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Jan 21, 2013

Essential: hard-hearted public not convinced on dole boost

Most voters don't share the view that Newstart benefits are too low and recipients are victims of circumstance, today's Essential Report finds. Plus: who we trust the least (and it's not journalists).

Bernard Keane — Politics Editor

Bernard Keane

Politics Editor

Australians don’t share the growing view among commentators across the political spectrum that Newstart benefits are too low, according to today’s Essential Report. And power companies and the media are our least trusted industries.

A third of voters believe Newstart benefits are not high enough, Essential found, but 30% believed they were “about right” and 25% thought they were actually too high.

Unusually for a social policy question, there is less partisan differentiation between respondents than normal. Liberal voters are more likely to take a hard line — 32% think Newstart is too generous — but it is Labor voters who most strongly feel it should be increased — 43% of Labor voters think it isn’t high enough, compared to 41% of Greens voters. And 21% of Greens voters think Newstart is too high, compared to 18% of Labor voters — a result altogether at odds with the Greens stereotype of inner-city lefties.

More broadly, voters much more strongly supported the view that Australia’s welfare system had encouraged a “culture of dependency” and should be “radically changed”, compared to the view that welfare recipients are victims of circumstances beyond their control, that benefits aren’t generous and it is the responsibility of a civilized society to keep them from poverty. The latter view drew support from only 30% of voters, compared to 53% who supported the more hardline approach.

However, that was partly because Liberal voters were such strong adherents of the “culture of dependency” view — 67% of Liberal voters supported that view, and only 20% agreed that welfare wasn’t generous and a requirement of civilized society. Both Labor and Greens voters were more likely to support the latter view. And the results perfectly match income levels, with high-income earners much more likely to take a harder line (which may explain why Greens voters are slightly “harder-hearted” than Labor voters).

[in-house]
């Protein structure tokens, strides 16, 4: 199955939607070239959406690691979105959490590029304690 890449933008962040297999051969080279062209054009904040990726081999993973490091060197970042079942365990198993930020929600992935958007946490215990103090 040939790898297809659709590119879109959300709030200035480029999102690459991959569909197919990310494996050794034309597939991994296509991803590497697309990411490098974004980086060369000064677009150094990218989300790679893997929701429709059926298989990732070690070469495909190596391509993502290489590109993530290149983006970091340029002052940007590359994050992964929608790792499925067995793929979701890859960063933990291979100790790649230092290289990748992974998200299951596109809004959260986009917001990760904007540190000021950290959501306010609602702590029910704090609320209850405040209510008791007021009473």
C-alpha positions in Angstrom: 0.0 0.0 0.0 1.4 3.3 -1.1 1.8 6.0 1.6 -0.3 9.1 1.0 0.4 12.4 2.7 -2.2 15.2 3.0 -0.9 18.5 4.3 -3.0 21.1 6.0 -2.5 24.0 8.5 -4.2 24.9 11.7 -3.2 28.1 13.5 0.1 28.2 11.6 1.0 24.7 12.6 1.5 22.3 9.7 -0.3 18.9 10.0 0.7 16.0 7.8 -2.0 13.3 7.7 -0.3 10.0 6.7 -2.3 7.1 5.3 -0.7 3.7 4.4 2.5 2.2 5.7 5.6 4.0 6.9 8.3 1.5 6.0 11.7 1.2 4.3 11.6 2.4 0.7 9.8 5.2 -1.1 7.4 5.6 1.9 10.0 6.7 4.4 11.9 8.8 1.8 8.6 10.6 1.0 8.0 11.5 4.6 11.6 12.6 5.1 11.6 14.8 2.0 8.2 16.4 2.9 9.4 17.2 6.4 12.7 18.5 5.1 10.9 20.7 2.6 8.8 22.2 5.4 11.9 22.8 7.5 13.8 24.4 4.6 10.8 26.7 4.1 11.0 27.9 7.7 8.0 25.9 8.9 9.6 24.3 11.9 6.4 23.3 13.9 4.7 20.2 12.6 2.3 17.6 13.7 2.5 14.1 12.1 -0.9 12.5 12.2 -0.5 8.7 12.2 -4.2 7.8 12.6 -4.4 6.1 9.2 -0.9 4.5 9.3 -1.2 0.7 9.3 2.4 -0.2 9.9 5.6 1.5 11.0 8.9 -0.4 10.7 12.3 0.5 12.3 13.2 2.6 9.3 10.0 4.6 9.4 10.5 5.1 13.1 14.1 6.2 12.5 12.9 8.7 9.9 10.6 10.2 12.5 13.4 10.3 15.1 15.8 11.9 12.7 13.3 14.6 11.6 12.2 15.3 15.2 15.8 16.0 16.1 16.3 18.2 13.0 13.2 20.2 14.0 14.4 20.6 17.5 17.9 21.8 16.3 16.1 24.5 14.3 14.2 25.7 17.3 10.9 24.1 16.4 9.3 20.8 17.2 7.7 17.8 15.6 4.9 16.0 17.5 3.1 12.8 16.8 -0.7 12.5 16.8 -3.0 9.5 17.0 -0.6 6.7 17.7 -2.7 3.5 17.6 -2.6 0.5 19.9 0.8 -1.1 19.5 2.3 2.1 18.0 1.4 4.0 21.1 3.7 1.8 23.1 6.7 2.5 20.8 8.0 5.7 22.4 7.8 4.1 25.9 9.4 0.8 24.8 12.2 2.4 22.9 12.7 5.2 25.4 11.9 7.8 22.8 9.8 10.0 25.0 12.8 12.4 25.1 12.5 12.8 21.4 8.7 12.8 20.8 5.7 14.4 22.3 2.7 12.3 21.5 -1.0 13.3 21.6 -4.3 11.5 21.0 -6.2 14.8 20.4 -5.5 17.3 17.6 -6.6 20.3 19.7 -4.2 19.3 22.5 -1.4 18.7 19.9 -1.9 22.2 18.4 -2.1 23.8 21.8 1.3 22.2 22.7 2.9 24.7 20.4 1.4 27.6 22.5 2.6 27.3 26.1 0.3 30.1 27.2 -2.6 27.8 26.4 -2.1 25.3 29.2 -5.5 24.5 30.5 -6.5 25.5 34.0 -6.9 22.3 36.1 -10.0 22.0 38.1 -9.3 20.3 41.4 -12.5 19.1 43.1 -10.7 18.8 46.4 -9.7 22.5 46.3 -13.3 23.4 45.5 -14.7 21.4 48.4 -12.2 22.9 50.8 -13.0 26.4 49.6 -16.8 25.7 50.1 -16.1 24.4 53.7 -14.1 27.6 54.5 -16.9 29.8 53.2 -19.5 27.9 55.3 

The result, however, might suggest why the Government has been so resistant to lifting Newstart (apart from the fiscal impact) and apparently relaxed about being perceived as so hardline on welfare.

Power companies and the media were the two least-trusted industries, Essential found (tomorrow, we’ll have our biannual “trust in media” results). Just 18% of voters had some or a lot of trust in power companies; only 30% had trust in the media, which was below mining (32%) and banking (33%). Agriculture, perhaps because of perceptions of a life of honest toil outdoors, is the most trusted industry, with 72% of voters having some or a lot of trust; tourism was next, on 68%, then manufacturing (56%). Forty one per cent of voters had “no trust at all” in power companies; 29% had “no trust at all” in banking.

We’re also a nation of happy workers, seemingly. Just over 70% of voters said they were satisfied with their current job, with not too much variation across income levels or age, although 77% of women were satisfied compared to 67% of men. Most people were content to either remain in their current job (40%) or take a job elsewhere in the same profession (18%), with men more likely to want a change of occupation, and 18-34 year olds as well.

On voting intention, little change from last week: Labor is on 36% and the Coalition on 48%; the Greens have picked up a point to 9%, for a 2PP outcome of 54-46% in the Coalition’s favour.

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18 thoughts on “Essential: hard-hearted public not convinced on dole boost

  1. Scott Grant

    So the propaganda campaign to demonise “dole bludgers” has succeeded. So now the powers-that-be should turn their attention to medicare bludgers and public hospital bludgers and state high school bludgers. We could become just like the USA, where the most disdavantaged have been convinced to vote against their own best interests. Wouldn;t that be wonderful?